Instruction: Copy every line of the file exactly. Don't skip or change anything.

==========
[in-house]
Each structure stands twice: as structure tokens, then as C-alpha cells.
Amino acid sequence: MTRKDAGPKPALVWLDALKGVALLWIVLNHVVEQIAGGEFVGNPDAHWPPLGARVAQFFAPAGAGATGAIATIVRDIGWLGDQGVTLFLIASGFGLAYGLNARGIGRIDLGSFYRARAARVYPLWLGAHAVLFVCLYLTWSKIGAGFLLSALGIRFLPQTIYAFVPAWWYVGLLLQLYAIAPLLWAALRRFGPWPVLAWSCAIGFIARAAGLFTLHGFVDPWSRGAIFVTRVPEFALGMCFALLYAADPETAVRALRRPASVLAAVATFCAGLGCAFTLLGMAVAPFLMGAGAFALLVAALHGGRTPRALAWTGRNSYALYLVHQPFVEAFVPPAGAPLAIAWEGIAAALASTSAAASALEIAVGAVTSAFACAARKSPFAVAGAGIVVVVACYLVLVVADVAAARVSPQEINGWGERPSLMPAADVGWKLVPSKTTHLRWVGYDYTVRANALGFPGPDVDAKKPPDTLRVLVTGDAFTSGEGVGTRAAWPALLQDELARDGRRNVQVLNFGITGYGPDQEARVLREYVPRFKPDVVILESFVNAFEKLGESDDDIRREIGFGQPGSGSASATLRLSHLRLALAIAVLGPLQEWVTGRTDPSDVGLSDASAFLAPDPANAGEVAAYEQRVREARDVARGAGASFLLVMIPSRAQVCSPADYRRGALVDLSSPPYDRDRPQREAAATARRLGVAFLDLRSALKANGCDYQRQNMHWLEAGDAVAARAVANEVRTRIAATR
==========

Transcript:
[in-house]
Each structure stands twice: as structure tokens, then as C-alpha cells.
Amino acid sequence: MTRKDAGPKPALVWLDALKGVALLWIVLNHVVEQIAGGEFVGNPDAHWPPLGARVAQFFAPAGAGATGAIATIVRDIGWLGDQGVTLFLIASGFGLAYGLNARGIGRIDLGSFYRARAARVYPLWLGAHAVLFVCLYLTWSKIGAGFLLSALGIRFLPQTIYAFVPAWWYVGLLLQLYAIAPLLWAALRRFGPWPVLAWSCAIGFIARAAGLFTLHGFVDPWSRGAIFVTRVPEFALGMCFALLYAADPETAVRALRRPASVLAAVATFCAGLGCAFTLLGMAVAPFLMGAGAFALLVAALHGGRTPRALAWTGRNSYALYLVHQPFVEAFVPPAGAPLAIAWEGIAAALASTSAAASALEIAVGAVTSAFACAARKSPFAVAGAGIVVVVACYLVLVVADVAAARVSPQEINGWGERPSLMPAADVGWKLVPSKTTHLRWVGYDYTVRANALGFPGPDVDAKKPPDTLRVLVTGDAFTSGEGVGTRAAWPALLQDELARDGRRNVQVLNFGITGYGPDQEARVLREYVPRFKPDVVILESFVNAFEKLGESDDDIRREIGFGQPGSGSASATLRLSHLRLALAIAVLGPLQEWVTGRTDPSDVGLSDASAFLAPDPANAGEVAAYEQRVREARDVARGAGASFLLVMIPSRAQVCSPADYRRGALVDLSSPPYDRDRPQREAAATARRLGVAFLDLRSALKANGCDYQRQNMHWLEAGDAVAARAVANEVRTRIAATR